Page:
Community Research and Development Information Service - CORDIS


ISOCORE Report Summary

Project ID: 616564
Funded under: FP7-IDEAS-ERC
Country: Germany

Mid-Term Report Summary - ISOCORE (New isotope tracers for core formation in terrestrial planets)

This project uses variations in the isotopic composition of meteorites and terrestrial samples to investigate the formation and chemical differentiation of planets. Isotopic variations may arise through the heterogeneous distribution of stellar-derived dust in the solar protoplanetary disk, and in this case provide information on the genetic heritage of different planetary bodies. For instance, Earth grew through the collision with several Moon- to Mars-sized planetary embryos and it is commonly thought that this building material of Earth is represented by meteorites. Our data show, however, that Earth and meteorites are isotopically distinct, reflecting a higher proportion of presolar dust derived from red giant stars in Earth compared to meteorites. Thus, contrary to common assumptions, the Earth cannot consist of material represented by meteorites. The isotope anomalies in meteorites not only help to understand the origin of Earth, but they also provide novel insights into the formation of Jupiter. Our isotopic data for meteorites reveal the existence of two contemporaneous but spatially distinct reservoirs that were separated by Jupiter: meteorites either derive from the inner solar system located inside the orbit of Jupiter (the non-carbonaceous meteorites), or they derive from the outer solar system beyond Jupiter (the carbonaceous meteorites). Thus, the present-day asteroid belt between Mars and Jupiter contains material that originally formed at much greater heliocentric distance in the outer solar system. Moreover, the presence of inner and outer solar system material within the meteorite suite makes it possible, for the first time, to date the formation of Jupiter. By dating meteorites from the non-carbonaceous and carbonaceous groups we demonstrate that the solid core of Jupiter, consisting of about 20 Earth's masses, must have formed within less than one million years of the solar system. This makes Jupiter the oldest planet of our solar system.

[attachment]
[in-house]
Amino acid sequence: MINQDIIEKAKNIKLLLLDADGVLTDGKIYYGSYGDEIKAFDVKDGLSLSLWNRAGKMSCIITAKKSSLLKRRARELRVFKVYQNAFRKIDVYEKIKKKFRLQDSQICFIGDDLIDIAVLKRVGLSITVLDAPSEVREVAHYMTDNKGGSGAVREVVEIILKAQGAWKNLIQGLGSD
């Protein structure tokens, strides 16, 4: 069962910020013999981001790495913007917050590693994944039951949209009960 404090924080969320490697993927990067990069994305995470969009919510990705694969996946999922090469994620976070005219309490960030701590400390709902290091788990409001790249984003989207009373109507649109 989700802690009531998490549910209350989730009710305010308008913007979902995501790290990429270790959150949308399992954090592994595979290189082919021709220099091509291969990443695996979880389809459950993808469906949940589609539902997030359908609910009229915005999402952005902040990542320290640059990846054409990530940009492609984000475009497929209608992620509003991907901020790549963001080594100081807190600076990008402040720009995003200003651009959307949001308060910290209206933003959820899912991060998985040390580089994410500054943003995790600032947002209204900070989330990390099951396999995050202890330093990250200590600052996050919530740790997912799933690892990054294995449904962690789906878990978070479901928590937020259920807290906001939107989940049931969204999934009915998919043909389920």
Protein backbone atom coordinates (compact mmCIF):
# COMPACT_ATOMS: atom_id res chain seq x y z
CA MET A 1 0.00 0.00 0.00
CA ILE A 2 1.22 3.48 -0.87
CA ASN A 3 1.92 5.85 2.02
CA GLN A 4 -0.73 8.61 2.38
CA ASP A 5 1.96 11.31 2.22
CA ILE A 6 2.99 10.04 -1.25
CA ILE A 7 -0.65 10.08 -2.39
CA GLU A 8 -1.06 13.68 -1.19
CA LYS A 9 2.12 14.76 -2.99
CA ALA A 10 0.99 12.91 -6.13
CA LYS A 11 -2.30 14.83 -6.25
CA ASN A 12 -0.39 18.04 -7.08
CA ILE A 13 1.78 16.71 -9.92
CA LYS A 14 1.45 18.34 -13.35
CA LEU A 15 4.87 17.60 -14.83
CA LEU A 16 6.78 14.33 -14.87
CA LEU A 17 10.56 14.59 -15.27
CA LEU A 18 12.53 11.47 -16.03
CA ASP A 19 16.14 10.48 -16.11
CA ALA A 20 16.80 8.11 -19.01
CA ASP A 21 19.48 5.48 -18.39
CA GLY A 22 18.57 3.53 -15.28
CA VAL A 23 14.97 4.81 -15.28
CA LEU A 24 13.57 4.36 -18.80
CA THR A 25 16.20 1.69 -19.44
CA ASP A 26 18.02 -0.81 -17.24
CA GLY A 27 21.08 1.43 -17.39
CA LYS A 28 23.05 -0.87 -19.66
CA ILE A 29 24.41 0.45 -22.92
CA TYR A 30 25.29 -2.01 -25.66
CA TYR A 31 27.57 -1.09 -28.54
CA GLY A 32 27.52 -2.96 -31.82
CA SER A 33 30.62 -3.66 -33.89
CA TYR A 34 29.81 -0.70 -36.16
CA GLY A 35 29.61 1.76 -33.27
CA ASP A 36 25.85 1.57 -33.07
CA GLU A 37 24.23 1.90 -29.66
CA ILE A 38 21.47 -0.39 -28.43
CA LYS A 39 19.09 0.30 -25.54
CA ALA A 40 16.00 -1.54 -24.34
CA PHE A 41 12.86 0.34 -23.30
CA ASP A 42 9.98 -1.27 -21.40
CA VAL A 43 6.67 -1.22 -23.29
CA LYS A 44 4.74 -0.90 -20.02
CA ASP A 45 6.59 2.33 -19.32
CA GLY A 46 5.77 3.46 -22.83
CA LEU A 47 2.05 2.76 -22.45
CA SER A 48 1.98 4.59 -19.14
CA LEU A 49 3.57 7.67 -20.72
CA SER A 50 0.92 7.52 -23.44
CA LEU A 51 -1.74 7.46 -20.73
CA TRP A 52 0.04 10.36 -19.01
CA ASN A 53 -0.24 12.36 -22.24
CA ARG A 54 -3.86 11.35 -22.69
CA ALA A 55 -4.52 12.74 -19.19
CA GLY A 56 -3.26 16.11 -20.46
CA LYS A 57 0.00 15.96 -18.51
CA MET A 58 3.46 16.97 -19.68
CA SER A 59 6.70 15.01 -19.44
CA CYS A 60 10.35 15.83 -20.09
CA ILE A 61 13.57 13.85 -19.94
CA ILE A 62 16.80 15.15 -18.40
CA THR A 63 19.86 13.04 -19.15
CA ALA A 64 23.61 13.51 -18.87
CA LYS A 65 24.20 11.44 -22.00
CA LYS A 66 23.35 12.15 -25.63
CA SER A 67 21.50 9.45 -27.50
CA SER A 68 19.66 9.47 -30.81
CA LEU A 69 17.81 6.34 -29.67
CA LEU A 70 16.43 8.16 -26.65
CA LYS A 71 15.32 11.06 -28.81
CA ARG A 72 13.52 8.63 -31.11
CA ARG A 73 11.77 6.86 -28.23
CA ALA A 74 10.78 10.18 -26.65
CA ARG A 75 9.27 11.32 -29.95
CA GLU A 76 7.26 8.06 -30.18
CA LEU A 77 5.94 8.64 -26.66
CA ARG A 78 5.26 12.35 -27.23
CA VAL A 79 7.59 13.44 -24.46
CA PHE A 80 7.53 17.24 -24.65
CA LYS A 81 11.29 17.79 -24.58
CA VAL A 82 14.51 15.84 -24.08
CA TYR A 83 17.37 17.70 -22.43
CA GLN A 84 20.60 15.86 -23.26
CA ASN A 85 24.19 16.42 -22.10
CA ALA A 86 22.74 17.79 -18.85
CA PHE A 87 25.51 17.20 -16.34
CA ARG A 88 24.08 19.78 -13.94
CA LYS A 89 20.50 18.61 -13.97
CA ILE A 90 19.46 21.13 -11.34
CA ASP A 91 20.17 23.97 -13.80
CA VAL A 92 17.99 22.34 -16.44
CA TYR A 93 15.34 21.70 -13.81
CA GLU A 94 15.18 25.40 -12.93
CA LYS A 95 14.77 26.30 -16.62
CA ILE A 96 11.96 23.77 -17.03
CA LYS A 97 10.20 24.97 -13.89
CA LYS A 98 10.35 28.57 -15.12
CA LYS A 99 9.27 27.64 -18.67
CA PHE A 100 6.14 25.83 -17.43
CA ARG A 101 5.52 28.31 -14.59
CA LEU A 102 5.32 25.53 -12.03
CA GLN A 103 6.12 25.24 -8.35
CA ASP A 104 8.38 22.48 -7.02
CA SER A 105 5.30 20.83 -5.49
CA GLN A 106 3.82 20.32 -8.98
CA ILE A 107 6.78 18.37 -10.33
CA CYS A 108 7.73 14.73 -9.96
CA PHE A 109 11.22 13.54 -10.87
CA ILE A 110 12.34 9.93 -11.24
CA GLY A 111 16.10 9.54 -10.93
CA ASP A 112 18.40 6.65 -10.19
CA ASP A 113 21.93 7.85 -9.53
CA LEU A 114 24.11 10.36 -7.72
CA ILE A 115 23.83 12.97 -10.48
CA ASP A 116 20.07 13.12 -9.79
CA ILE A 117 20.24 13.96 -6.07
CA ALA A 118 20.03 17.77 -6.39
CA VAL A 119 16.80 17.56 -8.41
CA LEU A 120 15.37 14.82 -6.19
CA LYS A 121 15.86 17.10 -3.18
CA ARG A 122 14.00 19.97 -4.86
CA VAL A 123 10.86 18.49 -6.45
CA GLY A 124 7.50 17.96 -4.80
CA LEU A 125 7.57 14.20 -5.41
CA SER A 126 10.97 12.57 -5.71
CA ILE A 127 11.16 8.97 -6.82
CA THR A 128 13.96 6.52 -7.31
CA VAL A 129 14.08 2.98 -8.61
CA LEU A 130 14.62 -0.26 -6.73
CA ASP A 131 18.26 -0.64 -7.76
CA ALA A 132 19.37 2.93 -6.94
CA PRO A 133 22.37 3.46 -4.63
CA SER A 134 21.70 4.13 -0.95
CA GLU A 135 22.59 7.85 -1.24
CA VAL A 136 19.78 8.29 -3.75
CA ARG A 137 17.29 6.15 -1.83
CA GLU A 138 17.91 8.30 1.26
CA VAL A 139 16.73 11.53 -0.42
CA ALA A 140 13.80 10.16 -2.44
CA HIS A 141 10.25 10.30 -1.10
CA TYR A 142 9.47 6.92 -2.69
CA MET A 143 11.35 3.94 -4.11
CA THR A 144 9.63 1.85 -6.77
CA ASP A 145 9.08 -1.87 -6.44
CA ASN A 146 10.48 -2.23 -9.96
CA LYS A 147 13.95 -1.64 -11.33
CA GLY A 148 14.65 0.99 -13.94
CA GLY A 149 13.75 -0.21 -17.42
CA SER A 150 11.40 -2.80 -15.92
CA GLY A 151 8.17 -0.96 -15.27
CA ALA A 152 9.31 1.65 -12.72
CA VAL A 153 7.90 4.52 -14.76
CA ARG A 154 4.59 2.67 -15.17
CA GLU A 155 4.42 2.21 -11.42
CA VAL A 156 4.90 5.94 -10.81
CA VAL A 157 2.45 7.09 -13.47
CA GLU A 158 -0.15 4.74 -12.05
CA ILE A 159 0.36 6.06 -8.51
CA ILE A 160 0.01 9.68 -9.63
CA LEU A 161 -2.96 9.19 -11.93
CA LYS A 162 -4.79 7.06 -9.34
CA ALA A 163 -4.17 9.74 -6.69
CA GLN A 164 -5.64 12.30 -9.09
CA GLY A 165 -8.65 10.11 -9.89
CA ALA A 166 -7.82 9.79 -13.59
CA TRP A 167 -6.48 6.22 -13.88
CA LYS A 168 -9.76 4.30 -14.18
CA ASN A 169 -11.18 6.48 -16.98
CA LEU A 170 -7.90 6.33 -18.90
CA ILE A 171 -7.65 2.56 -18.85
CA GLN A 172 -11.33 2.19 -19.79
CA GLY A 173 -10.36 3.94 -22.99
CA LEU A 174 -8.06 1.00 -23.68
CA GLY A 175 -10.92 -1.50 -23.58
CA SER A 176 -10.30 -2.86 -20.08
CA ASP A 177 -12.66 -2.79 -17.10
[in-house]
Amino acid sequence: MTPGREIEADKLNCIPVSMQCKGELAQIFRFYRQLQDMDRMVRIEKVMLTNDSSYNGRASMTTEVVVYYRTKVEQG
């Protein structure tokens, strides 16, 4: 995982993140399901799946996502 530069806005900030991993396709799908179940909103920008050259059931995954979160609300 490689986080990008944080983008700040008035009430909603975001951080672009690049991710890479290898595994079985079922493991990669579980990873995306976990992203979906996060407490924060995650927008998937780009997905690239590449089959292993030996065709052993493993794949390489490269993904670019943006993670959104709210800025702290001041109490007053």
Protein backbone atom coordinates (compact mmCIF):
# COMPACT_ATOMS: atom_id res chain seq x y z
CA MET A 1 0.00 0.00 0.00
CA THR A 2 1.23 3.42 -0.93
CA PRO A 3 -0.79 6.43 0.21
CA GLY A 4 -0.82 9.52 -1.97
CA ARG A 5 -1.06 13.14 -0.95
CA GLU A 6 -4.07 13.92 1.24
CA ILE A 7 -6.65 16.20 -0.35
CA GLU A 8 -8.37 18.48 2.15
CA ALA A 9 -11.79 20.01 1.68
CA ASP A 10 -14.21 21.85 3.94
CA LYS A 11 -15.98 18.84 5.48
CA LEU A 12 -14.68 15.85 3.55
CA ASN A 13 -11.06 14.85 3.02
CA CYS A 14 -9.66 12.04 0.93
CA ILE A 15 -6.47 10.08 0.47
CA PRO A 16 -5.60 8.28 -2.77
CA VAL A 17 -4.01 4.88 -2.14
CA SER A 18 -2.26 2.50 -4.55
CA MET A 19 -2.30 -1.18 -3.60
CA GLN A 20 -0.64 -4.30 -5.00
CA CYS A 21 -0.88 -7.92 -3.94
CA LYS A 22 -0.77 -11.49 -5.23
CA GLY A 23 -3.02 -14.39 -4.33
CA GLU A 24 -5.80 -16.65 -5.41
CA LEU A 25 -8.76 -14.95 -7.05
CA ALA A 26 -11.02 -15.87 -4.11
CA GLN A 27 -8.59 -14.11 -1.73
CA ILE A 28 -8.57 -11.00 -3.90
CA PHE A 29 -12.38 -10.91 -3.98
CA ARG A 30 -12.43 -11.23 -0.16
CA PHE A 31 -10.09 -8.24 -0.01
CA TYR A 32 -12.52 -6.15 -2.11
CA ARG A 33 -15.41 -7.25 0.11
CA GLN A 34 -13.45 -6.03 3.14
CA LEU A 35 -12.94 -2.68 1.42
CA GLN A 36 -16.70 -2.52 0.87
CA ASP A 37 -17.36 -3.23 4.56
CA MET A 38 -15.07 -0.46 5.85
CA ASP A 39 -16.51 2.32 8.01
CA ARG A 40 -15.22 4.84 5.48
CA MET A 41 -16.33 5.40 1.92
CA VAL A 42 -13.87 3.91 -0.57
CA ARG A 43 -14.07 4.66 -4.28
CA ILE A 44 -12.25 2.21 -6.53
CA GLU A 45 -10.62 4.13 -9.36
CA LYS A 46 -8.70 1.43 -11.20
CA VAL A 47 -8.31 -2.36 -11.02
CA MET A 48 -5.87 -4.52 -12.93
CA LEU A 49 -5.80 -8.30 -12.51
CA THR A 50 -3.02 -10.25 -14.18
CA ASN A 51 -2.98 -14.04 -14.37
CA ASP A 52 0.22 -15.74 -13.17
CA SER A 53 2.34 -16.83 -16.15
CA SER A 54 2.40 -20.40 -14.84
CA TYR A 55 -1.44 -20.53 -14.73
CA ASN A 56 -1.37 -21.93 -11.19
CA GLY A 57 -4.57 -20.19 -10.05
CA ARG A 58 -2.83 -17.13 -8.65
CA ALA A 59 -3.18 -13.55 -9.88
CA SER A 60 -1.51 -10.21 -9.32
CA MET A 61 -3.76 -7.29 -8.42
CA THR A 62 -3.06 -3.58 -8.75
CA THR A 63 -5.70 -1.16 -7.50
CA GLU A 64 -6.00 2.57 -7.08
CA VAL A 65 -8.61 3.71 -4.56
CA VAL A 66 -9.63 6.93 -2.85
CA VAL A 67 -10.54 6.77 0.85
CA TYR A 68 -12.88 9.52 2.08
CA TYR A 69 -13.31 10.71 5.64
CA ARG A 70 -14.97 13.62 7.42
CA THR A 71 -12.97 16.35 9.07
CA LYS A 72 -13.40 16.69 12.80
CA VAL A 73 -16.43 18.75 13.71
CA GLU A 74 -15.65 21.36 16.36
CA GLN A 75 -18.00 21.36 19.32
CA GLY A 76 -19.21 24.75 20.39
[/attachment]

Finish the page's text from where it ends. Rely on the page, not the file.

Isotope anomalies in meteorites and terrestrial samples may also reflect the uneven distribution of isotopes according to their mass. Such isotope fractionations may occur during a variety of chemical processes. In general, the magnitude of the isotope fractionation decreases dramatically with increasing temperature, and so only recently has it become possible to identify isotope fractionations associated with high-temperature geological processes. We have developed new analytical techniques to be able to identify such small isotope fractionations, and we show that the stable isotope compositions of molybdenum (Mo) and tungsten (W) provide constraints on the conditions of terrestrial core formation; in addition they also provide a novel tracer for the evolution of Earth's mantle and crust. We find that the Mo and W isotopic compositions of Earth's mantle is indistinguishable from that of bulk Earth, indicating that the temperatures during core formation on Earth were too high to result in resolvable isotope fractionations. Such high temperatures imply that core formation on Earth occurred in a deep magma ocean, and that the metal cores of Earth's building blocks at least partly equilibrated within Earth's mantle before entering Earth's core. We also find that the Mo and W isotopic compositions of different silicate reservoirs on Earth vary. While the Mo isotopic compositions of oceanic basalts are highly variable and bear testimony to the compositional heterogeneity of Earth's mantle and large-scale anterior partial melting of the mantle, variations in W isotopes predominantly seem to be related to subduction zone processes. As subduction zone magmatism is the dominant site of continental crust production, W isotopes provide a new tracer for crust formation through Earth's geologic history. Ultimately we may be able to determine when crust formation by subduction zone processes started, marking the onset of modern plate tectonics on Earth.

Reported by

Follow us on: RSS Facebook Twitter YouTube Managed by the EU Publications Office Top